Parents, stop hitting your children

I was spanked as a kid. Not very often, and not hard enough that I remember being traumatized or anything, but I definitely got my butt smacked a few times.  Thankfully, my parents and I have had a loving, respectful, and fulfilling relationship for as long as I can remember (teen angst included).  But now I am a young mother, and the question of how to ‘discipline’ my child is at the forefront of my thoughts.  I think discipline is a great quality to have – I wish I had more of it when I’m staring a chocolate chip cookie in the face.  But I seriously question the use of violence, force, or power to teach desirable characteristics, especially when you are modeling behavior for a child.

What is the ultimate purpose of spanking, anyway?  My best guess is that it is meant to teach OBEDIENCE.  I’m sure it varies from incident to incident, but the common thread is one much bigger and stronger person exerting power over another. Of course, adults in real life don’t generally smack each other around when someone ‘misbehaves’, but it is apparently appropriate if the relationship is parent to child rather than peer-to-peer.*  I hear many complaints about how kids today don’t have any sense, have no regard for others, are “uppity” and so on.  Usually, the assumption is that these children haven’t been “reined in” or “controlled” by spanking and other sorts of corporal punishment.  But does this teach children discipline, or manners, or regard for others?  Probably not, and definitely not in a productive, respectful way.  Instead, a child is taught that violence is an appropriate means to solve conflict – especially if you’re bigger and stronger.

And what’s up with teaching your child to be obedient?  This is the antithesis of learning to think for yourself, and it is the first step away from self-rule.  Henry David Thoreau put it well: “Disobedience is the true foundation of liberty. The obedient must be slaves.”  Perhaps it feels good to have this power over a little person and be able to punish them when they are not obedient to your wishes.  As a strong advocate of natural law and non-aggression, however, I think that this attitude violates a child’s self.  My child is no less a person than I am, and I will not violate her person or her property.  Yes, I will teach her discipline, and conflict resolution, and respect for others, but I will not taint the lesson with violence.

 

*Note: This same inconsistency can be found in the relationship between individuals and governments…I am not allowed to hurt or steal from other people, but the government apparently can (taxation, fiat currency, assassinating citizens without trial, etc).  Inconsistency is rampant!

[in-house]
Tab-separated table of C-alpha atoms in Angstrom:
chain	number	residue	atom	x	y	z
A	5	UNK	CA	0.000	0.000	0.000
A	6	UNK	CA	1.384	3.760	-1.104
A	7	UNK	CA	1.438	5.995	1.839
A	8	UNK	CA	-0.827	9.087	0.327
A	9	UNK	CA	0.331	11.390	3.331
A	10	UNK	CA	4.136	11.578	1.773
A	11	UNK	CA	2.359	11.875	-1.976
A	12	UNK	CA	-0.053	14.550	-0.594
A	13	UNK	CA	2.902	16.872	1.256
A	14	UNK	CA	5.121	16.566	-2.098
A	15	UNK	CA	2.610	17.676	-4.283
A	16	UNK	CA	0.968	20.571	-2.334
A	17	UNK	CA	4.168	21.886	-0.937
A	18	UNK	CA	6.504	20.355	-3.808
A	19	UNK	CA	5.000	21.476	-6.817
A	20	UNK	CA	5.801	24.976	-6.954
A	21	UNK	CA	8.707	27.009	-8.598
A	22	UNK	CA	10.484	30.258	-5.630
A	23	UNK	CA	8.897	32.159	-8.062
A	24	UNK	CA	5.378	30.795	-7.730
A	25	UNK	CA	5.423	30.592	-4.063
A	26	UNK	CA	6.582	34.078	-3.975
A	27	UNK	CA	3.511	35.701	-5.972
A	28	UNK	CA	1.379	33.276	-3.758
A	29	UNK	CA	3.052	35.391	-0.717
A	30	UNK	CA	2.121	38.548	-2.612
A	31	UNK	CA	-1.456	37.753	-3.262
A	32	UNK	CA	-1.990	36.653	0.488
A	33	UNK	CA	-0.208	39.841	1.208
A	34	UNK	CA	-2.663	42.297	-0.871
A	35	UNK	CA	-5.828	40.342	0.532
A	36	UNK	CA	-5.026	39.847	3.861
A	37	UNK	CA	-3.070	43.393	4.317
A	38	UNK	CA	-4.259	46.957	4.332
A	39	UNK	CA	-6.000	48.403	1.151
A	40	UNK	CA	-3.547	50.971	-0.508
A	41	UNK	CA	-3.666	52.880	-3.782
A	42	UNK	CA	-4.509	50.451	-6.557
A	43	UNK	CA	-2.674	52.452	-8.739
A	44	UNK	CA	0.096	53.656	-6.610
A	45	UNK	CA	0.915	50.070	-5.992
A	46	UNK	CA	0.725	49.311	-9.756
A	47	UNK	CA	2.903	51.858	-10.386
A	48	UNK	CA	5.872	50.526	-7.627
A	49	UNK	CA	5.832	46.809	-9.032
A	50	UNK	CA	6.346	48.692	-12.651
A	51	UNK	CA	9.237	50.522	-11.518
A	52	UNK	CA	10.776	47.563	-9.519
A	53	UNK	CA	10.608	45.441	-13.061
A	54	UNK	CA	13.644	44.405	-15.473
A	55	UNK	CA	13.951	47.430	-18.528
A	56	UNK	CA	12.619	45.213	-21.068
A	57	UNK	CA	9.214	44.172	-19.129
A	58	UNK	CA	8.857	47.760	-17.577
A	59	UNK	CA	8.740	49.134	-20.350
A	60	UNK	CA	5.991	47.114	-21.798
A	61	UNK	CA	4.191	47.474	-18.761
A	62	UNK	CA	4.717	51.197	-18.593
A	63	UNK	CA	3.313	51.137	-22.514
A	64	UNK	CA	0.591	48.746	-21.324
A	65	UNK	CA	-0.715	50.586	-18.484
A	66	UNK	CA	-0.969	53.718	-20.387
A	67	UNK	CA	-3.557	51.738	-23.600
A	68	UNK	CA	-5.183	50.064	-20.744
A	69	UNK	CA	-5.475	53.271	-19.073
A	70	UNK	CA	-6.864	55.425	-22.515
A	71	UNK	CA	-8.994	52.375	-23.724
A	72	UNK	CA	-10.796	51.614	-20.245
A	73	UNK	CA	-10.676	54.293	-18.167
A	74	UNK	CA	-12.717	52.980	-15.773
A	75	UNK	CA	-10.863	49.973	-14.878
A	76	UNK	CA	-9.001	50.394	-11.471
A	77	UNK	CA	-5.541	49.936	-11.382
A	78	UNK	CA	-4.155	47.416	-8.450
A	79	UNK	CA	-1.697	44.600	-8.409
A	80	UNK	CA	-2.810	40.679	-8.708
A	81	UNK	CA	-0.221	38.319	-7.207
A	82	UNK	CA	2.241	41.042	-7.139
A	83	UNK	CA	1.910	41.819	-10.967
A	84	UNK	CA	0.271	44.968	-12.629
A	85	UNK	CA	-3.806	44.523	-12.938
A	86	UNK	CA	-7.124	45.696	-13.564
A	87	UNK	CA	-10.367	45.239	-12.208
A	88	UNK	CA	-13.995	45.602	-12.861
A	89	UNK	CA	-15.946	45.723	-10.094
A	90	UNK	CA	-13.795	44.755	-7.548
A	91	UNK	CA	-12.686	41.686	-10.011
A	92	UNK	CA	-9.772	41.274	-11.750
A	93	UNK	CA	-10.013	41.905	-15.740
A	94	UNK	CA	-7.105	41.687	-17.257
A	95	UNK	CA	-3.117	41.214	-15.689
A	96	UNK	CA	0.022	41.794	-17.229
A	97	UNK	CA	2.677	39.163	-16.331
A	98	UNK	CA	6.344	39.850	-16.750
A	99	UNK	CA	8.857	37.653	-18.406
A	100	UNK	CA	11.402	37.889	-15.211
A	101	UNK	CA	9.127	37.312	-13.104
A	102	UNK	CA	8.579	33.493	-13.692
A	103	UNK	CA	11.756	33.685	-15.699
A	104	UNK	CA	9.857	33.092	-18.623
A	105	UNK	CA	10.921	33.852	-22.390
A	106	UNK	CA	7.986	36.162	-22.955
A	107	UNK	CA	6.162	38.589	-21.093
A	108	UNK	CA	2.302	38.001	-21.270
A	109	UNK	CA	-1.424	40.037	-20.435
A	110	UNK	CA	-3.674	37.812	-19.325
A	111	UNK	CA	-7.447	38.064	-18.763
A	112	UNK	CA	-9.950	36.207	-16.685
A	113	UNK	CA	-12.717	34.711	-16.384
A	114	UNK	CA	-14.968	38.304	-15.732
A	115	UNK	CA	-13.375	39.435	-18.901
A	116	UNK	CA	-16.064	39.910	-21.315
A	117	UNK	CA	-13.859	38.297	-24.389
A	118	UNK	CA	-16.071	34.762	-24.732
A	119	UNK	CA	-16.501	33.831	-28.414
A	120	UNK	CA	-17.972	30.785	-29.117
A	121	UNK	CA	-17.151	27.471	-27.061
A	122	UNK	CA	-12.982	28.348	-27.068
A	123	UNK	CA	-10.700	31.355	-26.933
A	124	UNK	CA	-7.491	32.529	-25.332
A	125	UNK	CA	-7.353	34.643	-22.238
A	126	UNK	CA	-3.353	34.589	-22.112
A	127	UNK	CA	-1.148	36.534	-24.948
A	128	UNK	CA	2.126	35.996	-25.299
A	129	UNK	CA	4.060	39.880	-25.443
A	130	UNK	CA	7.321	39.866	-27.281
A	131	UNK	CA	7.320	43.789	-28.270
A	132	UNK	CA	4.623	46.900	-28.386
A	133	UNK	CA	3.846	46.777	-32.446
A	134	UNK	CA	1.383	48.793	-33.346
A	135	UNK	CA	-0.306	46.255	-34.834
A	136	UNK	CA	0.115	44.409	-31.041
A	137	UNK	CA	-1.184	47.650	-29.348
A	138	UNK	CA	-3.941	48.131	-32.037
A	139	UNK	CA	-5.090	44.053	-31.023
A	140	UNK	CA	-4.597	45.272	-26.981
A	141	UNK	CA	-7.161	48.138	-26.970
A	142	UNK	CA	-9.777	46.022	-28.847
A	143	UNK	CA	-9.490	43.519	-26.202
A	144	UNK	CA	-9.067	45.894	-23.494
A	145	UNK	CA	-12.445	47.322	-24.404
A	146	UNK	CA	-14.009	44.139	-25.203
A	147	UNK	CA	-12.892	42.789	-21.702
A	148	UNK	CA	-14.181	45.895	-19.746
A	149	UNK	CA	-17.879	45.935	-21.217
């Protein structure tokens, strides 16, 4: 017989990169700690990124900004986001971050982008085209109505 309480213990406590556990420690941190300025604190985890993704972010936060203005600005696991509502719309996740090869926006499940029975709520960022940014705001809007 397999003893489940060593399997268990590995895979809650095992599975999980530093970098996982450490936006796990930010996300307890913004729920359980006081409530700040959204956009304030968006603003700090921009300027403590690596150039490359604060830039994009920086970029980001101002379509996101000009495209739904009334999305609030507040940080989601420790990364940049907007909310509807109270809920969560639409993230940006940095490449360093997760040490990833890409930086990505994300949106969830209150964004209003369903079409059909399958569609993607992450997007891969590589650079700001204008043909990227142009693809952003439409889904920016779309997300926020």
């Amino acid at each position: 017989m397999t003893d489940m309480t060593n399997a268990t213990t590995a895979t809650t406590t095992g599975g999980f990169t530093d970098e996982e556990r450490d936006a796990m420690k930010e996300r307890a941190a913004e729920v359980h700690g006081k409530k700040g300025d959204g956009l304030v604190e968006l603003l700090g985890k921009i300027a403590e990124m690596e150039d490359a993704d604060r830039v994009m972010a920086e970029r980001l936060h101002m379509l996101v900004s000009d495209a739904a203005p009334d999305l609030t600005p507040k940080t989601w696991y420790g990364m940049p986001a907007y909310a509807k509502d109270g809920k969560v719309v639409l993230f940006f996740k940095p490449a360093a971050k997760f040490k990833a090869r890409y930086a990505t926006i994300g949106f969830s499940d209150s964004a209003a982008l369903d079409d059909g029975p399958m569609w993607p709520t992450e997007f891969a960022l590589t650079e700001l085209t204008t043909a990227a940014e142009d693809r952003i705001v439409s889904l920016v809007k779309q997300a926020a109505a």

Advertisements

2 thoughts on “Parents, stop hitting your children

  1. I agree as I was growing up, using violence for discipline did make me more obedient and not question anything. In a sense I was taught to listen and not speak up for fear of getting reprimanded. Although later in life, my parents admitted that looking back, they may have over disciplined my sister and I and I felt that it may have hindered our growth to learn about the world. Also, with the over discipline, it did make us more rebellious than obedient just because we were always told no, we wanted to find out for ourselves why we couldn’t do it. There is a fine line on how to discipline children and there is no perfect way to do it as it may work out well or blow up in your face. In the end, as long as both parents are consistent with the discipline and one doesn’t try to undermine the other, the kids will turn out alright.

    Like

    • Luigi, thanks for the comment. And yes, I think you’re right that you can do everything to the best of your ability, but it’s no guarantee. To me, the important thing is not to ‘discipline’ your children, but to teach them that actions have consequences – after all, this is what the real world will teach them anyway. I think a non-spanking, natural-consequences approach is pretty appropriate…ask me in a couple of years 🙂

      Like

Leave a Reply

Fill in your details below or click an icon to log in:

WordPress.com Logo

You are commenting using your WordPress.com account. Log Out / Change )

Twitter picture

You are commenting using your Twitter account. Log Out / Change )

Facebook photo

You are commenting using your Facebook account. Log Out / Change )

Google+ photo

You are commenting using your Google+ account. Log Out / Change )

Connecting to %s